One of the best solutions I have for writer’s block is change my location for writing. Environmental intake can be an issue for me when writing; things like smell, sound, sight… I hadn’t really considered until college how much these factors affect my writing, especially in poetry. For example, I recently was stuck on a conceptual poem, intended for my senior project, trying to capture a specific mood of disappointment, so I decided to walk outside the front doors of my dorm to see if the changed environmental factors would help, and I would definitely say they would. I hoped that the same factors would help with conceptualizing my book object.
Does this finished work qualify as a “book” though? In Ulises Carrión’s essay “The New Art of Making Books”, the author states that “a book is a sequence of spaces. Each of these spaces is perceived at a different moment – a book is also a sequence of moments. A book is not a case of words, nor a bag of words, nor a bearer of words.” I would say that there is… not necessarily a narrative being conveyed in my poem, but the poem is hopefully representative of the time and space I hoped it to take place in.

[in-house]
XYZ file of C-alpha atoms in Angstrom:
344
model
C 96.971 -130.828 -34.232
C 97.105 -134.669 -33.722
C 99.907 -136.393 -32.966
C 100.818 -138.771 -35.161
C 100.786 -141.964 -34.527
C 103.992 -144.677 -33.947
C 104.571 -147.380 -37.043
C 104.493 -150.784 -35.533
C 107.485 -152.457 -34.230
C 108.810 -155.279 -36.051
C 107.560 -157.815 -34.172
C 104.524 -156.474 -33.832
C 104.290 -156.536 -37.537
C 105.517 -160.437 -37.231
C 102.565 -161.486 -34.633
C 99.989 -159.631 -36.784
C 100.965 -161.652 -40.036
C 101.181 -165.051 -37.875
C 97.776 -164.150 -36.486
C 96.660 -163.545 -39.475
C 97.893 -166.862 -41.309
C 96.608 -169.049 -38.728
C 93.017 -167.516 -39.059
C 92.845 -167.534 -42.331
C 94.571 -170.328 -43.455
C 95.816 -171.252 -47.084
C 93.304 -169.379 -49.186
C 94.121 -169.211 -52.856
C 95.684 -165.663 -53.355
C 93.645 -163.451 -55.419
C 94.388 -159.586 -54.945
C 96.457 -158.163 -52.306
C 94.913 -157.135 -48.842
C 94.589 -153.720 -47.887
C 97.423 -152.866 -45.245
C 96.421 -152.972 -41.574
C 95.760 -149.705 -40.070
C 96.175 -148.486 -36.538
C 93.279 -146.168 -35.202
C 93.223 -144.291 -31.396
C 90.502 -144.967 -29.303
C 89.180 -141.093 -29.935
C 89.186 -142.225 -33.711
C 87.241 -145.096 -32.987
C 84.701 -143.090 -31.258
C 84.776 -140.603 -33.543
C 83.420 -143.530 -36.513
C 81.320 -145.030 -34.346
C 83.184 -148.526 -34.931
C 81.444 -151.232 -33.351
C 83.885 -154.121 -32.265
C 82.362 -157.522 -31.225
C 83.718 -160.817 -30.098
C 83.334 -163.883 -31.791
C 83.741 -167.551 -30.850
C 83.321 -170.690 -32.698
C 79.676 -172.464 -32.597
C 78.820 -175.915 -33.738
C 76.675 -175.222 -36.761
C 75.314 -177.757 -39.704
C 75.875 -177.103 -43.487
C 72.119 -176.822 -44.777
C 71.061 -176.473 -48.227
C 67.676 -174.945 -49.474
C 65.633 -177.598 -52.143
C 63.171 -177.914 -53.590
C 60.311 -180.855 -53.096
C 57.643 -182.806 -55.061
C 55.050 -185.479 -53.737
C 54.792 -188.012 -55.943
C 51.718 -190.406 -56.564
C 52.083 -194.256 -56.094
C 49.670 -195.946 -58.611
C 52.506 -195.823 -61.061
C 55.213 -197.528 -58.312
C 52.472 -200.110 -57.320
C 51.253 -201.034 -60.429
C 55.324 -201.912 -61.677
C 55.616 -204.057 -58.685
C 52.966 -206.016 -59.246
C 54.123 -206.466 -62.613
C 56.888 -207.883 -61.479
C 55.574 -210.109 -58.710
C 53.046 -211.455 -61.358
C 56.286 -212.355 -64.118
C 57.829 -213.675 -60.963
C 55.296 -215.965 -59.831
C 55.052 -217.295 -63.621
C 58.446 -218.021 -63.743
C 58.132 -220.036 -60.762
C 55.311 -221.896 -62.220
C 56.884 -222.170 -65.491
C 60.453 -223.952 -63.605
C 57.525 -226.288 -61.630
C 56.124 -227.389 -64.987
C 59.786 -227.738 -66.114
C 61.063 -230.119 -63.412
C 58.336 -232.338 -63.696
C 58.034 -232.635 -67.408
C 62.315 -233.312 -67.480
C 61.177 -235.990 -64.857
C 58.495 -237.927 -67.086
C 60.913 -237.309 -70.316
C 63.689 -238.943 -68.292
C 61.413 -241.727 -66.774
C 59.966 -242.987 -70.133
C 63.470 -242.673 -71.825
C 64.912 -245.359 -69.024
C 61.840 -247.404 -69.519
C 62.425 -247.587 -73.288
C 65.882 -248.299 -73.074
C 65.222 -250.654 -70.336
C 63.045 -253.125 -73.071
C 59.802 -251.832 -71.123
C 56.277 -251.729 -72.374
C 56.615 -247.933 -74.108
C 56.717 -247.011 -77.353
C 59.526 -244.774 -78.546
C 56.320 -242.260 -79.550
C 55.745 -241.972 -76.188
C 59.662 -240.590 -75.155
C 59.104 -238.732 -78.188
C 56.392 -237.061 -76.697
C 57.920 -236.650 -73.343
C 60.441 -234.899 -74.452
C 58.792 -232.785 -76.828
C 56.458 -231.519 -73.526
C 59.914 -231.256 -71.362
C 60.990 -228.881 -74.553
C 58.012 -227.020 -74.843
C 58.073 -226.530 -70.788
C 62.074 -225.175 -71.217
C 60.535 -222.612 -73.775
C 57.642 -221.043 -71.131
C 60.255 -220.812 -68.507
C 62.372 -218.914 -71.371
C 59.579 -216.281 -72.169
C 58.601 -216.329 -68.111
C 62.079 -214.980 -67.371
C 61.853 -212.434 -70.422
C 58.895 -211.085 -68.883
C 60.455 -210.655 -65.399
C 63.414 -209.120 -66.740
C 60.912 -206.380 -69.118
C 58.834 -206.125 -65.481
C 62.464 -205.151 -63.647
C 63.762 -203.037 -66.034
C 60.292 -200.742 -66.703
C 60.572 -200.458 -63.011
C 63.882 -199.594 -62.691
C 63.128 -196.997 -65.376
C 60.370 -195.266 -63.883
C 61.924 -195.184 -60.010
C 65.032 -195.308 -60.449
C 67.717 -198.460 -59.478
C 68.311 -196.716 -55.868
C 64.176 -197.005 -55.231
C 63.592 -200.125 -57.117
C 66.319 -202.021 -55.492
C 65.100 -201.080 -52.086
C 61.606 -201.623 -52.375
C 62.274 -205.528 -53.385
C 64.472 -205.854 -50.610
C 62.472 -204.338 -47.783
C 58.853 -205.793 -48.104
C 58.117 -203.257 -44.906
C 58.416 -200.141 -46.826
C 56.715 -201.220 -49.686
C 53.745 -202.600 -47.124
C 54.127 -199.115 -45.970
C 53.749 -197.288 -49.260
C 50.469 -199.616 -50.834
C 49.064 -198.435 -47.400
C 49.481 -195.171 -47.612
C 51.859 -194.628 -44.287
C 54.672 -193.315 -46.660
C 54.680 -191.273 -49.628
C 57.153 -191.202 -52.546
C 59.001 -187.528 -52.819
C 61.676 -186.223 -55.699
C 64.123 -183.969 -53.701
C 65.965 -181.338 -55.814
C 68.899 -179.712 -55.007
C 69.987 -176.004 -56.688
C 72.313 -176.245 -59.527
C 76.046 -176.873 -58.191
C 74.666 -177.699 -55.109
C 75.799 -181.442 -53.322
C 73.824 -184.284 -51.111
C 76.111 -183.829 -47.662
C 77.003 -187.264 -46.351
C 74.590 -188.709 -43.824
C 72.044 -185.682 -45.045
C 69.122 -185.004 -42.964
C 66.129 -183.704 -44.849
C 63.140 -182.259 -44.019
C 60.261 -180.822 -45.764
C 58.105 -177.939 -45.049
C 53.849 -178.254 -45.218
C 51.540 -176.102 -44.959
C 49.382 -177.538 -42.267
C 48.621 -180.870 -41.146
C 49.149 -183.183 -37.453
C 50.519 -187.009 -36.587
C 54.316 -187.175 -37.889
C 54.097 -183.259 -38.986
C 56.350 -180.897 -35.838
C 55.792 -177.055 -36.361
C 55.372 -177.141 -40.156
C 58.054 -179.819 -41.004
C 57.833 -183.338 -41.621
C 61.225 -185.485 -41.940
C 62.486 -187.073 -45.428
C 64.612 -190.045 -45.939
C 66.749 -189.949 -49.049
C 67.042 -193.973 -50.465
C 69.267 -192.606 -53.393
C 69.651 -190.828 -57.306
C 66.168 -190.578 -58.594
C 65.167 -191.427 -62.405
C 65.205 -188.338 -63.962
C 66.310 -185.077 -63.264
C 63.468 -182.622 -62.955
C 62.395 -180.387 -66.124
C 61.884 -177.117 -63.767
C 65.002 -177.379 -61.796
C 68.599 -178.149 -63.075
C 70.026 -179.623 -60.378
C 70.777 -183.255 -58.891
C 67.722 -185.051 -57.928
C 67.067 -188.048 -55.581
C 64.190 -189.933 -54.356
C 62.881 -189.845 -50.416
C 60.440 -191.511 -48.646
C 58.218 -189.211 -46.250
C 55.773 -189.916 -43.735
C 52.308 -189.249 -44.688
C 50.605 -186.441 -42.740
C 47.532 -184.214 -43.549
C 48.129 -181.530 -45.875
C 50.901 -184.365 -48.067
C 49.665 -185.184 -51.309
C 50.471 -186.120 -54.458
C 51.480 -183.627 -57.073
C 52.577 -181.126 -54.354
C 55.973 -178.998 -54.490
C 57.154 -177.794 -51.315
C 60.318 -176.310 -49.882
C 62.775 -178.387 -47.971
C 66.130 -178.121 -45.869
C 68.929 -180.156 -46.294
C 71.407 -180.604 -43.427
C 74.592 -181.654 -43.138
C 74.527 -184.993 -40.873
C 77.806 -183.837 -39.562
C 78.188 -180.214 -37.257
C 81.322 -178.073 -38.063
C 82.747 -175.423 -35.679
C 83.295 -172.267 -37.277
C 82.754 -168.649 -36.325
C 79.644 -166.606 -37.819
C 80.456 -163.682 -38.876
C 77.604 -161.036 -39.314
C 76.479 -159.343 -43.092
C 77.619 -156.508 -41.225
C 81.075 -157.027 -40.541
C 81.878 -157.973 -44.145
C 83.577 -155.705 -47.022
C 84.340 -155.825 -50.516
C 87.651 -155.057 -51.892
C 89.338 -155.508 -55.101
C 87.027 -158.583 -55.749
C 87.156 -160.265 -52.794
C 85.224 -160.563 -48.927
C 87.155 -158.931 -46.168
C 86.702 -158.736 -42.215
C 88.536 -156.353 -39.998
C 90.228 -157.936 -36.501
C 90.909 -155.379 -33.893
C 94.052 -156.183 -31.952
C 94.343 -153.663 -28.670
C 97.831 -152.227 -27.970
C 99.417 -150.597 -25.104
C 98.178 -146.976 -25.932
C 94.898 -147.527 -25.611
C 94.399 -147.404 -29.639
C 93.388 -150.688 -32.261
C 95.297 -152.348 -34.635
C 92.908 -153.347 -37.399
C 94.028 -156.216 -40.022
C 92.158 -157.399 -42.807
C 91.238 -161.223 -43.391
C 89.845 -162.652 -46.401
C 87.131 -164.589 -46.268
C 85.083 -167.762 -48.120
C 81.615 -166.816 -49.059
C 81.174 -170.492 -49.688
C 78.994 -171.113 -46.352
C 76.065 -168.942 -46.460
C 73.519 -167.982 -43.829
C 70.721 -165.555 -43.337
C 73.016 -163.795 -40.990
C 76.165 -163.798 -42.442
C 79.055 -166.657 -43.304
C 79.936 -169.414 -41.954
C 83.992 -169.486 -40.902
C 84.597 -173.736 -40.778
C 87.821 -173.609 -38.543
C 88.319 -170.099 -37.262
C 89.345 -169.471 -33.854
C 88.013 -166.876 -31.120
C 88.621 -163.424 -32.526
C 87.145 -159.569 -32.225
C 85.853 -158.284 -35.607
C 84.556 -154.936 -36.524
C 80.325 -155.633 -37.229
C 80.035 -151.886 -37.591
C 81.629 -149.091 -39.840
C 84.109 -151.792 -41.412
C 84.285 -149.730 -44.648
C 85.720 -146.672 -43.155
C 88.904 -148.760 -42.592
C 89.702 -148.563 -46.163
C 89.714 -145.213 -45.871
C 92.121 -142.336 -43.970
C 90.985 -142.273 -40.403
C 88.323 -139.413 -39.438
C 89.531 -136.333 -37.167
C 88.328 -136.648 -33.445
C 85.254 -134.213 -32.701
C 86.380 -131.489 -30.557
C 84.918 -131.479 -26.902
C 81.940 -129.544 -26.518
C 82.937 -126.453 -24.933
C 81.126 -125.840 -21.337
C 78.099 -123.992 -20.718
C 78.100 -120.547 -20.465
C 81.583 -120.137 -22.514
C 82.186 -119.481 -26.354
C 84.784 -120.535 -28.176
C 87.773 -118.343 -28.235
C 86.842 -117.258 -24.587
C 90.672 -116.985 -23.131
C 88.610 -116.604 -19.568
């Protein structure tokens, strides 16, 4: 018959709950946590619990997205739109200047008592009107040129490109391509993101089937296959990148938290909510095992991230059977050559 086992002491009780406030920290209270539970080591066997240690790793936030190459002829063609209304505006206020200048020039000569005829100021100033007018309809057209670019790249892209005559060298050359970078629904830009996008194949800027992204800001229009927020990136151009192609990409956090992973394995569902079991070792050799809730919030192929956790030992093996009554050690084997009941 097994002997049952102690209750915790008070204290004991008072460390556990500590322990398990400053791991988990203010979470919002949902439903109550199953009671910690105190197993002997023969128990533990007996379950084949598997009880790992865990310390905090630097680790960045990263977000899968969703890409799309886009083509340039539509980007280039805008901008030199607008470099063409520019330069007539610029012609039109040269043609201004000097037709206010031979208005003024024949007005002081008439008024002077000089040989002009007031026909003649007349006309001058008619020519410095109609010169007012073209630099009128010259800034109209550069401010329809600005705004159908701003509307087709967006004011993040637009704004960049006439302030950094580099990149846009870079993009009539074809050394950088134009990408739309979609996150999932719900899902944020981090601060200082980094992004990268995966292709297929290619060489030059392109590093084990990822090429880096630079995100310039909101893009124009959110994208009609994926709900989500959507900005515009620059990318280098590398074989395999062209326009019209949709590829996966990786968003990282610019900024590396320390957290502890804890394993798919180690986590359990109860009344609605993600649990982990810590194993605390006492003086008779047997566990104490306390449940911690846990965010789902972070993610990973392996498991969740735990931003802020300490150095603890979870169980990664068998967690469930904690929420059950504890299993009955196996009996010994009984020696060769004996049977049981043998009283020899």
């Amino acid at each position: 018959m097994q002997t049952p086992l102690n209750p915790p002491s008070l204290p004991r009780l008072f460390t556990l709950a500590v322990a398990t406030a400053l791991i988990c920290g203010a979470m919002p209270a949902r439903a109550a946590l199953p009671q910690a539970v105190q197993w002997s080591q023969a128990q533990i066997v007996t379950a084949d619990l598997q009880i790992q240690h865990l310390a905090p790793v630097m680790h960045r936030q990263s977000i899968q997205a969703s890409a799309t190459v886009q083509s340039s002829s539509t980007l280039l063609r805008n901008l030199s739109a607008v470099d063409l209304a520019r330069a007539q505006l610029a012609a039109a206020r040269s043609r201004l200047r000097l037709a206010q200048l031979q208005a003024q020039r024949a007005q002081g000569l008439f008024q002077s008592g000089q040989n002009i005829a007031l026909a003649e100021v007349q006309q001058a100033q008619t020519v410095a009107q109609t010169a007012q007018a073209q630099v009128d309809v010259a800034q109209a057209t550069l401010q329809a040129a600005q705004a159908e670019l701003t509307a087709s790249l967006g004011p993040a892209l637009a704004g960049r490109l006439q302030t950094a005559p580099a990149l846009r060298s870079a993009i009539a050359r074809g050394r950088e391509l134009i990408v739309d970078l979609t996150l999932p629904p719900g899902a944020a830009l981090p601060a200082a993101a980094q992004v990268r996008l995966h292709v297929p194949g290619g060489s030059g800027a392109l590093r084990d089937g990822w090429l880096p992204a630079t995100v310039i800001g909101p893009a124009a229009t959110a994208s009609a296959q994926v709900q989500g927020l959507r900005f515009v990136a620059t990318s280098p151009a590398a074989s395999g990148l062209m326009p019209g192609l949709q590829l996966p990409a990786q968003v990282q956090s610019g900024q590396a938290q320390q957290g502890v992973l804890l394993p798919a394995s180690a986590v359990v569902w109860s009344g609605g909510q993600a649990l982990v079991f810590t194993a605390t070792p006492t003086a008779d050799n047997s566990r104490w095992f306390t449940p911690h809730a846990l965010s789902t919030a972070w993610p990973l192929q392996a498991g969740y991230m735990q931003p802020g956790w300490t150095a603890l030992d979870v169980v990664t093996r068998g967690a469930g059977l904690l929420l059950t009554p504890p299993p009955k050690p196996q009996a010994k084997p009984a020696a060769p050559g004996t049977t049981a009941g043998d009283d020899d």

In regards to Carrión’s ideas on the abstract forms a book can take, author Amaranth Borsuk discusses how the explorers of forms a book can take, “book artists”, have “explored this spaciality by creating virtual realities that puncture the two-dimensional plane of the page.” The poem I wrote was so mentally tied to a specific time and place that it felt wrong to capture that moment in a text not tied to that location and setting.
As with most poetry I write, the poem above was written in a stream of consciousness manner, but as it was written prior to the arrangement of the book object. So, to account for that in the arrangement, I formed the physical lines of text in dissonant shapes and lines, to represent the sudden form in which they were written. I considered the physical act of reading the poem while arranging the book as well, as, because the psychical lines are not cohesively linear, it would not be possible to read in a traditional line-by-line manner. I feel the arrangement resembles the process of thought that occurred while writing the poem, relating to Borsuk’s ideas on physical traversal of text, as she says “our experience is itself the text, which will be different for each viewer because of what we have seen before, between, and after these pages.”
Borsuk, Amaranth. The Book. The MIT Press, 2018.
Carrion, Ulises. The New Art of Making Books. Aegean Editions, 2001.